Anyway, I was delighted to visit the factory, as I always am when I get to see quality guns being built. I had the opportunity to see how the various parts move from station to station within the cell, and shown how the workers have a great deal of input into the design of the cell itself. I saw a couple of racks of the new 50th Anniversary Super Blackhawk frames and barrels ready for assembly, and they will start shipping to distributors next month. I was happy to see that the Anniversary Supers are getting the high-polish finish like the Supers of years ago. Look for a review of the Anniversary Super Blackhawk on Gunblast soon. I saw other very interesting things like the assembly stations for the Number 1 and Hawkeye rifles, as well as the 10/22 cells where Ruger can turn out 1000 rifles per day! Not long ago, Ruger changed from an aluminum trigger housing on the 10/22 to an injected polymer unit. I didnít care for the change myself, but it was hard to see much difference, so I didnít scream about it. After seeing both the aluminum and polymer trigger housings side-by-side, it is clear to see that the new polymer housing is a more consistent product, which does not suffer the problems of tolerance stacking that the older machined part did. With the polymer unit, Ruger engineers told me that they can control the trigger pull much better than before, and that all 10/22s now leave the factory with a much better trigger pull than in years past.

I had thought, as had many others, that the .480 Super Redhawk was a thing of the past, but I saw a couple of racks of them in assembly. Later, while we were at the indoor range, a technician wheeled in a cart of about twenty or so of the six-shot .480 Super Redhawks for function and accuracy testing, and I got to help with that a bit as well.

The trip to New Hampshire was a good one, despite the ice storm, no power or water at the hotel for several hours, and the cold temperatures. I got to see some things that are very interesting to me; the way a firearm comes together in a modern factory. The food was great, and the hospitality of the Ruger folks was outstanding. Look for some new products and variations for the coming year from Ruger, like the long-awaited Flattop Blackhawk .44 Special, the Anniversary Super, and the return of the six-shot .480 Super Redhawk, at least for a while. There are a couple of new chamberings for the Number 1 rifle, a .480 Ruger/.475 Linebaugh, and a .460 S&W Magnum. Ruger also has a pair of very interesting firearms in the works which we shall see in 2009. For now, I am sworn to secrecy, but do not miss our daily SHOT Show updates starting on January 14, 2009.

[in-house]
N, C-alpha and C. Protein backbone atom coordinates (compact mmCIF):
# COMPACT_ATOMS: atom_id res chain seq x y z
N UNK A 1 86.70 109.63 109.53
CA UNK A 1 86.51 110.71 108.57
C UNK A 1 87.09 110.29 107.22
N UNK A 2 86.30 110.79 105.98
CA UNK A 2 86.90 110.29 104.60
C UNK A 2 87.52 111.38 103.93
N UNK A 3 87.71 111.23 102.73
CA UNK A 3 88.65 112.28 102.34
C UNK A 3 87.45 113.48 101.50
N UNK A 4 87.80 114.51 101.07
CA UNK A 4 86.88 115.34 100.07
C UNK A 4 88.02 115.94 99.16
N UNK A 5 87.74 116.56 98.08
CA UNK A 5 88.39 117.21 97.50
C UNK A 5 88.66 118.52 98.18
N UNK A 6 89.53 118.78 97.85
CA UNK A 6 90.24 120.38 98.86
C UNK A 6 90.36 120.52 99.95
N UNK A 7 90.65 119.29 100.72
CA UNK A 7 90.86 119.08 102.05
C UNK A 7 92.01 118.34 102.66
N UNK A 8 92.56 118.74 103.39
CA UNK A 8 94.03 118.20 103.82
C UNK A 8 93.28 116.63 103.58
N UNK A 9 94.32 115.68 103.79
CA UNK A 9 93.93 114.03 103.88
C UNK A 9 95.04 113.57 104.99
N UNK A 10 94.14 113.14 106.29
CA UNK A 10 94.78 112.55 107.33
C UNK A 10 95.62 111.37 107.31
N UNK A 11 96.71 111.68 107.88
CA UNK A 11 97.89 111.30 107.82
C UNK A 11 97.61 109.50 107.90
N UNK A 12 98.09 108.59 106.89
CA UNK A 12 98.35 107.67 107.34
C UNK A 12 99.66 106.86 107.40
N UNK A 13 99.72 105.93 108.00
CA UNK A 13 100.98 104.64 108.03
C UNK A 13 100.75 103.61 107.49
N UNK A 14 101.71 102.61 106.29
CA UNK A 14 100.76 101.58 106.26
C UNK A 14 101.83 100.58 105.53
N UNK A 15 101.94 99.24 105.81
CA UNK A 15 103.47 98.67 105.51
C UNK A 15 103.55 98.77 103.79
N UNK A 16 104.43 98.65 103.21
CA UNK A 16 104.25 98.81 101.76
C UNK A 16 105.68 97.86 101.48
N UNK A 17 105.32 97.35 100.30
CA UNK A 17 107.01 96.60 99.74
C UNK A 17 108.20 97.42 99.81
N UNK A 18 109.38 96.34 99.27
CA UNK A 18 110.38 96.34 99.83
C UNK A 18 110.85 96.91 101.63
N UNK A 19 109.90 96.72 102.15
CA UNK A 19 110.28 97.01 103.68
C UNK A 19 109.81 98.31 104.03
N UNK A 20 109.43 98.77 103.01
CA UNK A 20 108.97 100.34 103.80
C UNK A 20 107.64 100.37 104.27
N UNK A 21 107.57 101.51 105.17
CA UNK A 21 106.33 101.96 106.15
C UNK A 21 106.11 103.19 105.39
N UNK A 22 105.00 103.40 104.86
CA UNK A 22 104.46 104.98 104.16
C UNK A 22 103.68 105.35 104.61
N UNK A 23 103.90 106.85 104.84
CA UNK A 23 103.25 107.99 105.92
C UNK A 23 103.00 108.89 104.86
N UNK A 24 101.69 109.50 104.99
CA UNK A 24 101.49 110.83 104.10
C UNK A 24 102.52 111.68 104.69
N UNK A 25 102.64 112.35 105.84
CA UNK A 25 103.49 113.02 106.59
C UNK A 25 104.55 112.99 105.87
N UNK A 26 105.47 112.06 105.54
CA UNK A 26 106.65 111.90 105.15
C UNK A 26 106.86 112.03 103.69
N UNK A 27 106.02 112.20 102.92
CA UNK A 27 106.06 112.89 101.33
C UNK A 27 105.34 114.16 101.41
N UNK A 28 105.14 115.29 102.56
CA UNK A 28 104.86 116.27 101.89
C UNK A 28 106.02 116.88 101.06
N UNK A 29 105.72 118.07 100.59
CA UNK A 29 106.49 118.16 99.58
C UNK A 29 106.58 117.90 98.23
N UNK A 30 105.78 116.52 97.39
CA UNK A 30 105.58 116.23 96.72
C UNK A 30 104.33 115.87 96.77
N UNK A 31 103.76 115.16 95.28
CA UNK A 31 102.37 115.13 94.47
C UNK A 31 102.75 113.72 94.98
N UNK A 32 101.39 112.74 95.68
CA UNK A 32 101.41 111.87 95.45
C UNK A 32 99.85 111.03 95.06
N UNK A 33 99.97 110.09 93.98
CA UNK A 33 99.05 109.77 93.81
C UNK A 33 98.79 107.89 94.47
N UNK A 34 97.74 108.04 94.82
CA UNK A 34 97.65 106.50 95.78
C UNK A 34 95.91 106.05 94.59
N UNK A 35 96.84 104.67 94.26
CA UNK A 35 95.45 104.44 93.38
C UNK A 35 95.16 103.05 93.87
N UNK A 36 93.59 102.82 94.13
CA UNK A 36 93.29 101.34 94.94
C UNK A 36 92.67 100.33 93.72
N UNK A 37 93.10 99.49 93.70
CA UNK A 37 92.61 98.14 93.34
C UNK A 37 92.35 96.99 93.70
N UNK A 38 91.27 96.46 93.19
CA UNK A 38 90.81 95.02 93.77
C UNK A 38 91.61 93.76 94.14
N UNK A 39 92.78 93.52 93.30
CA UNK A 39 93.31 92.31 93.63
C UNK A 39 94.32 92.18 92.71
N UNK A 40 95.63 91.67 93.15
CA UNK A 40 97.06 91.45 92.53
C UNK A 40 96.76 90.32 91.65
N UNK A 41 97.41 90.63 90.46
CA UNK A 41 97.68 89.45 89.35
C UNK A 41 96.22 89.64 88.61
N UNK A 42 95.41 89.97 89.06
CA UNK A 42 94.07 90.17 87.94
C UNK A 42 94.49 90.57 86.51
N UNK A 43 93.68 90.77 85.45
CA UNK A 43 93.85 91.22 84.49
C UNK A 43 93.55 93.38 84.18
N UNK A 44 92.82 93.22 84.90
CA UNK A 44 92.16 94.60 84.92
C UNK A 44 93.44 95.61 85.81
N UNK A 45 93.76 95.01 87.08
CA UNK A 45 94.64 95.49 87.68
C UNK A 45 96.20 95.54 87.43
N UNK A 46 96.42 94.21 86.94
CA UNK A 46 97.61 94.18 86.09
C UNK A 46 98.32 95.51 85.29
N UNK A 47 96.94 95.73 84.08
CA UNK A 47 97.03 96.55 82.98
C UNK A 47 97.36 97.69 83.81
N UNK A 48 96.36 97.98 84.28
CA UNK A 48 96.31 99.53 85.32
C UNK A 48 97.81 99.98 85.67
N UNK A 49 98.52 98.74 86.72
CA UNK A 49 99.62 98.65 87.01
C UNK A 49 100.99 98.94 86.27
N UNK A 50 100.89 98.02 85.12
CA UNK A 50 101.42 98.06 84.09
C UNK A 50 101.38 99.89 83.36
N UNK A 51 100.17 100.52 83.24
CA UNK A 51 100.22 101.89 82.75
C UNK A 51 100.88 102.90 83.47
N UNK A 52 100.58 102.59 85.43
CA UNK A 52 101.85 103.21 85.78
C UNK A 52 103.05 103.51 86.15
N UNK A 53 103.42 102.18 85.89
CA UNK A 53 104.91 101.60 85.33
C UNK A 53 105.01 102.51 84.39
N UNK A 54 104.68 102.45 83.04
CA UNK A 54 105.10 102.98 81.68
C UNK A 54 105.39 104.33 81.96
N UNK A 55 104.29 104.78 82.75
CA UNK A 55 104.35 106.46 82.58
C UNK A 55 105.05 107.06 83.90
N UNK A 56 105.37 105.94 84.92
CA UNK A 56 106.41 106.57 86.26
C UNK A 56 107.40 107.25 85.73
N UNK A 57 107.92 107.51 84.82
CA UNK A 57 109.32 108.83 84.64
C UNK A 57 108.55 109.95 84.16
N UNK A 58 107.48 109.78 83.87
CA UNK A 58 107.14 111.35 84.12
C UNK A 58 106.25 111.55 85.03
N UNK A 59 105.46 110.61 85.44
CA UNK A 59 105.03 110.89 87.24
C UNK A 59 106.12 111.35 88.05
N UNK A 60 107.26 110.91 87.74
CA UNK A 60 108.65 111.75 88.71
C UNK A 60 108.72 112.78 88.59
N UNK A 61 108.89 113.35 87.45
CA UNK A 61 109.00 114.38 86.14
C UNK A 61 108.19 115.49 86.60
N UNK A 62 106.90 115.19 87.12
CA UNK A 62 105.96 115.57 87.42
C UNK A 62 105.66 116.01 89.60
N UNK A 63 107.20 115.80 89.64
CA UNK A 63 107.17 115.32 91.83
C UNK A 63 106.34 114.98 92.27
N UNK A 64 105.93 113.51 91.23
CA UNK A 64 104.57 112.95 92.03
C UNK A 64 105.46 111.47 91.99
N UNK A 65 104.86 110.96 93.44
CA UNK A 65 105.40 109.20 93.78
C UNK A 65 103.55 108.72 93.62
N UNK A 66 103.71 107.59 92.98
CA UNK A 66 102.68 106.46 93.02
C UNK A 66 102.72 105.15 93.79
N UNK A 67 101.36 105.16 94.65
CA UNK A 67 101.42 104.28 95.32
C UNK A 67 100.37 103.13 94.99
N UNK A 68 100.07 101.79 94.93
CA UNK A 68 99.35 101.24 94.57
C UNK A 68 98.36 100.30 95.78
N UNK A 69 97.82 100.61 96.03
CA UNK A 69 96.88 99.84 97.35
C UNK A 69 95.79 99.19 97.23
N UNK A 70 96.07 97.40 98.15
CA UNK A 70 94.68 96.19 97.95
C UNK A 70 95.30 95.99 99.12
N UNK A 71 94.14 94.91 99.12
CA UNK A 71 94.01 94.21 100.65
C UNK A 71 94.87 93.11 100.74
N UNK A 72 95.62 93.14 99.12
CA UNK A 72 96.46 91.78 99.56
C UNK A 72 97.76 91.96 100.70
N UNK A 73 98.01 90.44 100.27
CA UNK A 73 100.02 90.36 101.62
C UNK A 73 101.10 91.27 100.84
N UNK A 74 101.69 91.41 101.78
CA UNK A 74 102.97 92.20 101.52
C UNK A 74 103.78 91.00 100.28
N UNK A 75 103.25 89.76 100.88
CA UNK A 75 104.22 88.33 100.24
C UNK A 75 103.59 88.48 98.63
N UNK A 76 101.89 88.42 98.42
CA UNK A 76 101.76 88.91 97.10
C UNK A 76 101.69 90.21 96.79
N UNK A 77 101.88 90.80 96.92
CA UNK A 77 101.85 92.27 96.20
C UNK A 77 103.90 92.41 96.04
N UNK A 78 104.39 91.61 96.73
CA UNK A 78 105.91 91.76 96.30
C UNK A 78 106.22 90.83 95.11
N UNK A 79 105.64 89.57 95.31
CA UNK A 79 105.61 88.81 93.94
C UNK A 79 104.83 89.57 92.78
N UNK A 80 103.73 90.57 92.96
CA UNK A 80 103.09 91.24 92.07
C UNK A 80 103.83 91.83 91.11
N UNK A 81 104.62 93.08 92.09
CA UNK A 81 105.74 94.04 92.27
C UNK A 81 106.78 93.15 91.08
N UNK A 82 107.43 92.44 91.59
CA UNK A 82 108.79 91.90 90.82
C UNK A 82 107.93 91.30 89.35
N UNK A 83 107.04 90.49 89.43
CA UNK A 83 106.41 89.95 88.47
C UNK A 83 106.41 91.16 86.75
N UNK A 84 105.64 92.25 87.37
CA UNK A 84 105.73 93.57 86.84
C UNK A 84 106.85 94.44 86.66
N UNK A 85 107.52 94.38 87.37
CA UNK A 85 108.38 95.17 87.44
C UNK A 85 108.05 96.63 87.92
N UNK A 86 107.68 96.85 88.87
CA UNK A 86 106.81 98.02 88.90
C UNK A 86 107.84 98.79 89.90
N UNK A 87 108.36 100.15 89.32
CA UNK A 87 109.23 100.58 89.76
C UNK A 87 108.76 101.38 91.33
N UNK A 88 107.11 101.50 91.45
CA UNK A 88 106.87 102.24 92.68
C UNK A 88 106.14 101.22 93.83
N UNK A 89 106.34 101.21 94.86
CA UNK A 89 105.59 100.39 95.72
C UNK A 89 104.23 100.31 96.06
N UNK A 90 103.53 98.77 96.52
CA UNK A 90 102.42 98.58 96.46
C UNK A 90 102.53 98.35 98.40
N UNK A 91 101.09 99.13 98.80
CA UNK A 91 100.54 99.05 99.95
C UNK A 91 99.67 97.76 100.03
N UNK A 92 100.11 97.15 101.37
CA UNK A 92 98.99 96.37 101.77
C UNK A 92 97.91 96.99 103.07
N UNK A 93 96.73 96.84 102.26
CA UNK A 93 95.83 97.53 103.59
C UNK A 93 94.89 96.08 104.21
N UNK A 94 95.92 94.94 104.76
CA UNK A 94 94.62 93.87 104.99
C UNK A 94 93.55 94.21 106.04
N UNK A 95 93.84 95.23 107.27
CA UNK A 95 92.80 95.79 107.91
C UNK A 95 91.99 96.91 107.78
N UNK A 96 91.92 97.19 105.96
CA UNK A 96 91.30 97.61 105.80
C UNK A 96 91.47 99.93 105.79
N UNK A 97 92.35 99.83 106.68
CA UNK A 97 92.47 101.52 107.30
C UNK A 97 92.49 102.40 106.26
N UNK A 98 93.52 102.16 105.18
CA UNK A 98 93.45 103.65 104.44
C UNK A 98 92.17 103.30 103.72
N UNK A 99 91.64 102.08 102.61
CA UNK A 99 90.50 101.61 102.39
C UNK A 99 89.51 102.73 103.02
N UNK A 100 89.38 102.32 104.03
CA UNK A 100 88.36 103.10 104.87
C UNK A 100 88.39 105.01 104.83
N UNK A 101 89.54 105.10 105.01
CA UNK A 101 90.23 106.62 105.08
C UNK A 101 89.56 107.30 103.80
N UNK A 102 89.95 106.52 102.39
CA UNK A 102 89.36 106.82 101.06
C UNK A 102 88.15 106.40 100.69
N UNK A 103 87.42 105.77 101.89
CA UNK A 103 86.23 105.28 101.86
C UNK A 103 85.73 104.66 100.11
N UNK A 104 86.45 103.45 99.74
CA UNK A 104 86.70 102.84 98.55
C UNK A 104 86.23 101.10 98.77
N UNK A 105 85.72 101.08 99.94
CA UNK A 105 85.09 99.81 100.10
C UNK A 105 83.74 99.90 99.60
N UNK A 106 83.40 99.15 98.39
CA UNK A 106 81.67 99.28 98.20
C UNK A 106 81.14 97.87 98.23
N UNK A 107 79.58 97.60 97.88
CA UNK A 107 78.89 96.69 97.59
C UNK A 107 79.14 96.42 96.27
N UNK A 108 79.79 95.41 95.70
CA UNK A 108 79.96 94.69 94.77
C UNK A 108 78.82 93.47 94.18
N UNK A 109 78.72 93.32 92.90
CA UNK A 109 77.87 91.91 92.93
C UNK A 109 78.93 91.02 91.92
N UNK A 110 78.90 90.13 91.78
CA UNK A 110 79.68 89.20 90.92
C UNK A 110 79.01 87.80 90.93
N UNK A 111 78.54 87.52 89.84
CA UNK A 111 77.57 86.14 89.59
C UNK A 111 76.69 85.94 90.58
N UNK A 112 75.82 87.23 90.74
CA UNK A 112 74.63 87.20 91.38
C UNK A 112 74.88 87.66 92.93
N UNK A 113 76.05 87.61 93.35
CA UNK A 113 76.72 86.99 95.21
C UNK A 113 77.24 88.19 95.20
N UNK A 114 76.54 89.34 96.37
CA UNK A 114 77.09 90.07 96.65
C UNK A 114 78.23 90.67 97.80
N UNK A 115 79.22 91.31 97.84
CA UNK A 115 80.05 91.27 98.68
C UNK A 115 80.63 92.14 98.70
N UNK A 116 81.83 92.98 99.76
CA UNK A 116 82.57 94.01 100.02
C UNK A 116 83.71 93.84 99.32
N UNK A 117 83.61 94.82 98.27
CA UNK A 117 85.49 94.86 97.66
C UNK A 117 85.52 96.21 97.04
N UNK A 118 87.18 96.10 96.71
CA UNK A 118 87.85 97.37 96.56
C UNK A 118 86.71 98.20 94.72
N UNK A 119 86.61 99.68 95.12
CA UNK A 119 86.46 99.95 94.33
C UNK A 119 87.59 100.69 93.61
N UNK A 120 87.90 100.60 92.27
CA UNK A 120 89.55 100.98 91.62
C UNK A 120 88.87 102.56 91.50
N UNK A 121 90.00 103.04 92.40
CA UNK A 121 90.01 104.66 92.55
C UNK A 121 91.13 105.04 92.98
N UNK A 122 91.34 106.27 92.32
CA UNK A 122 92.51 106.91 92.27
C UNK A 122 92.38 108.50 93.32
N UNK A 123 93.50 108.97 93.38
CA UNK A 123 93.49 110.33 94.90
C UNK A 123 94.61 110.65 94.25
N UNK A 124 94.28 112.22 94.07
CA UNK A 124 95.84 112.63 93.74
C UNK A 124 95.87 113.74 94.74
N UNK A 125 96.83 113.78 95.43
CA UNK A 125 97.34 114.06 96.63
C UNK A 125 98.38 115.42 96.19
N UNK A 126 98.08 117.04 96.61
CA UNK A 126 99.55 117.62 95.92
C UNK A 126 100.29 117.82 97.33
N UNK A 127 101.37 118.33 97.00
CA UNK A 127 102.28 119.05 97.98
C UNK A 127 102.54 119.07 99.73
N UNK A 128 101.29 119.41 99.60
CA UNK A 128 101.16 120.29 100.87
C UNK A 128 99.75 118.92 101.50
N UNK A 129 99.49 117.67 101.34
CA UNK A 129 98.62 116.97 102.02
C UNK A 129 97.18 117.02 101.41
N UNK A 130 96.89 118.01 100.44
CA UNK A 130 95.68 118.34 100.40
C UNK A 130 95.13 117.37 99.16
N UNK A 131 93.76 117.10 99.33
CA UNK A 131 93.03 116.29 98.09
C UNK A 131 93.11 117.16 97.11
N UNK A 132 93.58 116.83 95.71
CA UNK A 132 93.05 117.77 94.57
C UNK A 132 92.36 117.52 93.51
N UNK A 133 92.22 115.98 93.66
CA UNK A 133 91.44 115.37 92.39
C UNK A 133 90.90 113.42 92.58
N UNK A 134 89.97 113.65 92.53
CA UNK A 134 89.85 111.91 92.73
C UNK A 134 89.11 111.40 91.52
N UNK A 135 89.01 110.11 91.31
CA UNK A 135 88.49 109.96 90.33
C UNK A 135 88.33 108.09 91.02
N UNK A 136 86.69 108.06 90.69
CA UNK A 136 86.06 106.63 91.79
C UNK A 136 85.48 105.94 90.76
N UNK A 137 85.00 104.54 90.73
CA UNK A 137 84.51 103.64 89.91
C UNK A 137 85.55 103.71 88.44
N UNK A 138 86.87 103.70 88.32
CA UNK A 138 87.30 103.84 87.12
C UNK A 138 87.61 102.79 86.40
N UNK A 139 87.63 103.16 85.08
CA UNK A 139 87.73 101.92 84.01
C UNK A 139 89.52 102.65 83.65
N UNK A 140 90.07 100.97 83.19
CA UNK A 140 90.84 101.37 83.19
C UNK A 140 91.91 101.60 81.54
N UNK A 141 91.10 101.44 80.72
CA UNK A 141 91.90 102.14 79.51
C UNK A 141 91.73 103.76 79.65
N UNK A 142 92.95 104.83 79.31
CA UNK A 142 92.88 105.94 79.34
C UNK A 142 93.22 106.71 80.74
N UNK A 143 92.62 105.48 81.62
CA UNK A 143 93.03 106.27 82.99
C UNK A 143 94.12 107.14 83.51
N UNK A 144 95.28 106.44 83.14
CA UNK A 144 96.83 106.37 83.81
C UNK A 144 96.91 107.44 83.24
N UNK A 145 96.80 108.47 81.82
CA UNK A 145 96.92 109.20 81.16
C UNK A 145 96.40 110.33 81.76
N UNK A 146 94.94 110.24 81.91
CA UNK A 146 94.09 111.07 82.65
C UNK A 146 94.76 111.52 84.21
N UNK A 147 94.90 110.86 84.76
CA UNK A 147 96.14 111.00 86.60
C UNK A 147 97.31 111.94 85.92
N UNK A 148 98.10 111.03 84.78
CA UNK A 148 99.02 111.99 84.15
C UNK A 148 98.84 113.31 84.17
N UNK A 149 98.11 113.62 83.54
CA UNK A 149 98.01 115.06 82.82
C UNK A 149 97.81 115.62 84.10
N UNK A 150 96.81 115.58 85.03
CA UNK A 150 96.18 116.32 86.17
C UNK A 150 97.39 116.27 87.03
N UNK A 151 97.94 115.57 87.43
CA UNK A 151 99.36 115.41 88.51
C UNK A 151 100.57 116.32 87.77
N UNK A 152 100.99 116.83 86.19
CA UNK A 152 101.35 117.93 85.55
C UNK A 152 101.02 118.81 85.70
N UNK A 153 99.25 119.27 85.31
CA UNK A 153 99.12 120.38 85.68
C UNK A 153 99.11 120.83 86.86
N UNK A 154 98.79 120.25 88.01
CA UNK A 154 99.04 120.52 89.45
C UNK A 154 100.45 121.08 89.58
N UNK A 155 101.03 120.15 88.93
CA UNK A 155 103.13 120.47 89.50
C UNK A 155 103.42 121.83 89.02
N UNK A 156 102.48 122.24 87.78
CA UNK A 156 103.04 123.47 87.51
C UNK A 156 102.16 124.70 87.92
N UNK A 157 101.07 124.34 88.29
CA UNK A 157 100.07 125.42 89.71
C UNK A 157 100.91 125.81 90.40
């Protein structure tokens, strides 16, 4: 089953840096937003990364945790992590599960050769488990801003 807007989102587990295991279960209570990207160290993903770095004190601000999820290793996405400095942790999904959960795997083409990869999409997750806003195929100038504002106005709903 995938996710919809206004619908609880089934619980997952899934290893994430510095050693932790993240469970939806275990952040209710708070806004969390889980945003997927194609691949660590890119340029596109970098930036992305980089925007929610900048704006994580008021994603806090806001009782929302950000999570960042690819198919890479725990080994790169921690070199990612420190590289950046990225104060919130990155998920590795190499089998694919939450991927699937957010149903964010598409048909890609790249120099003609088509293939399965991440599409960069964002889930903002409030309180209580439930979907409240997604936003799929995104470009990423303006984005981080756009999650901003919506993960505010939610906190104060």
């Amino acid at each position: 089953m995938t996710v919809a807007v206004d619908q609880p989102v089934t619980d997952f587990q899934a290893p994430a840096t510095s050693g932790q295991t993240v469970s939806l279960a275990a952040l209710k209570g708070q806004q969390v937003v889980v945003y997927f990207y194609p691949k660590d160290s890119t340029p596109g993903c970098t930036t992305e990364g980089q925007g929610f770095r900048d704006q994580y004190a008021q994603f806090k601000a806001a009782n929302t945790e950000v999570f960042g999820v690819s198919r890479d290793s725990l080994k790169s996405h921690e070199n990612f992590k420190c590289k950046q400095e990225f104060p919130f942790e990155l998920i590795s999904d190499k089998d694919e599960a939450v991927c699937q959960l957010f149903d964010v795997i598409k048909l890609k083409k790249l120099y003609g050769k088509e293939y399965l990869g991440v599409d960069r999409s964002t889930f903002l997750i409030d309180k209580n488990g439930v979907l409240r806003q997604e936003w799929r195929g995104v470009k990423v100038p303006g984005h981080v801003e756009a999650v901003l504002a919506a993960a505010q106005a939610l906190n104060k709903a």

Check out the full line of Ruger products here.

Jeff Quinn


50th Anniversary Super Blackhawks in assembly.



Bisley hammers.



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Click pictures for a larger version.




New polymer 10/22 trigger housing.



Mini-14 receiver as-cast (top) and after finish machining (bottom).





Mini-14 barreled receivers.



Completed rifles ready for testing.



A rack of .480 Super Redhawks ready for test-firing.



Guns waiting for test-firing.





Michael Bane, doing what he does best.